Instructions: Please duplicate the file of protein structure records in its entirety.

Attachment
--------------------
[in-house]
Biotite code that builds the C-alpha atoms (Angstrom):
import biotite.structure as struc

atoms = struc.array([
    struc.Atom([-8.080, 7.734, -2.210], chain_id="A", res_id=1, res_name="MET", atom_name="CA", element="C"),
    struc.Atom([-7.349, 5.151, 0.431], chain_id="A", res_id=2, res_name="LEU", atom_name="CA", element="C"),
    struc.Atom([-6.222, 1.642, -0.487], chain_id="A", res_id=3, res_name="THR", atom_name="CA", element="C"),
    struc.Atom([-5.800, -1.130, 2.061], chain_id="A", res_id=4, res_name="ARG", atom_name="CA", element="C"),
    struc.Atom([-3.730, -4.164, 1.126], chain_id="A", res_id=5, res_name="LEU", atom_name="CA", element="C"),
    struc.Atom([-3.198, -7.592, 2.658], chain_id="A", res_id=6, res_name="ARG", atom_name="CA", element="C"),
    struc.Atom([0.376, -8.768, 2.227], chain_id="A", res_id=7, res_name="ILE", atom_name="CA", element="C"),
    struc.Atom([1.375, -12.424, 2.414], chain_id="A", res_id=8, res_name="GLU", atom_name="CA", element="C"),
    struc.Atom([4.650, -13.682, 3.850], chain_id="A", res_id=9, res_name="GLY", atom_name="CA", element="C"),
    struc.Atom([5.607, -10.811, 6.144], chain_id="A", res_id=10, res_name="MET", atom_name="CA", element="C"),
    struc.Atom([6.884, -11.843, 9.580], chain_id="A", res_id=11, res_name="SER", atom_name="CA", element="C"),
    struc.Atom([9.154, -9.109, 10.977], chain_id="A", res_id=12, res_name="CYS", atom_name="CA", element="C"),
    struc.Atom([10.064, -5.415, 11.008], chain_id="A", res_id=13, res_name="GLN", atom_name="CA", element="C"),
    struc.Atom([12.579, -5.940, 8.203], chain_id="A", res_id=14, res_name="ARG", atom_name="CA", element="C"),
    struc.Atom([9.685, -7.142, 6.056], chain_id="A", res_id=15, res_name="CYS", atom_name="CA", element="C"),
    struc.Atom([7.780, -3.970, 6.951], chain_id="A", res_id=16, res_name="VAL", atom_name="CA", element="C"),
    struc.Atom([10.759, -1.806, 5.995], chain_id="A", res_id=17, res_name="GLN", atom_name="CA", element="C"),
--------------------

[in-house]
Biotite code that builds the C-alpha atoms (Angstrom):
import biotite.structure as struc

atoms = struc.array([
    struc.Atom([-8.080, 7.734, -2.210], chain_id="A", res_id=1, res_name="MET", atom_name="CA", element="C"),
    struc.Atom([-7.349, 5.151, 0.431], chain_id="A", res_id=2, res_name="LEU", atom_name="CA", element="C"),
    struc.Atom([-6.222, 1.642, -0.487], chain_id="A", res_id=3, res_name="THR", atom_name="CA", element="C"),
    struc.Atom([-5.800, -1.130, 2.061], chain_id="A", res_id=4, res_name="ARG", atom_name="CA", element="C"),
    struc.Atom([-3.730, -4.164, 1.126], chain_id="A", res_id=5, res_name="LEU", atom_name="CA", element="C"),
    struc.Atom([-3.198, -7.592, 2.658], chain_id="A", res_id=6, res_name="ARG", atom_name="CA", element="C"),
    struc.Atom([0.376, -8.768, 2.227], chain_id="A", res_id=7, res_name="ILE", atom_name="CA", element="C"),
    struc.Atom([1.375, -12.424, 2.414], chain_id="A", res_id=8, res_name="GLU", atom_name="CA", element="C"),
    struc.Atom([4.650, -13.682, 3.850], chain_id="A", res_id=9, res_name="GLY", atom_name="CA", element="C"),
    struc.Atom([5.607, -10.811, 6.144], chain_id="A", res_id=10, res_name="MET", atom_name="CA", element="C"),
    struc.Atom([6.884, -11.843, 9.580], chain_id="A", res_id=11, res_name="SER", atom_name="CA", element="C"),
    struc.Atom([9.154, -9.109, 10.977], chain_id="A", res_id=12, res_name="CYS", atom_name="CA", element="C"),
    struc.Atom([10.064, -5.415, 11.008], chain_id="A", res_id=13, res_name="GLN", atom_name="CA", element="C"),
    struc.Atom([12.579, -5.940, 8.203], chain_id="A", res_id=14, res_name="ARG", atom_name="CA", element="C"),
    struc.Atom([9.685, -7.142, 6.056], chain_id="A", res_id=15, res_name="CYS", atom_name="CA", element="C"),
    struc.Atom([7.780, -3.970, 6.951], chain_id="A", res_id=16, res_name="VAL", atom_name="CA", element="C"),
    struc.Atom([10.759, -1.806, 5.995], chain_id="A", res_id=17, res_name="GLN", atom_name="CA", element="C"),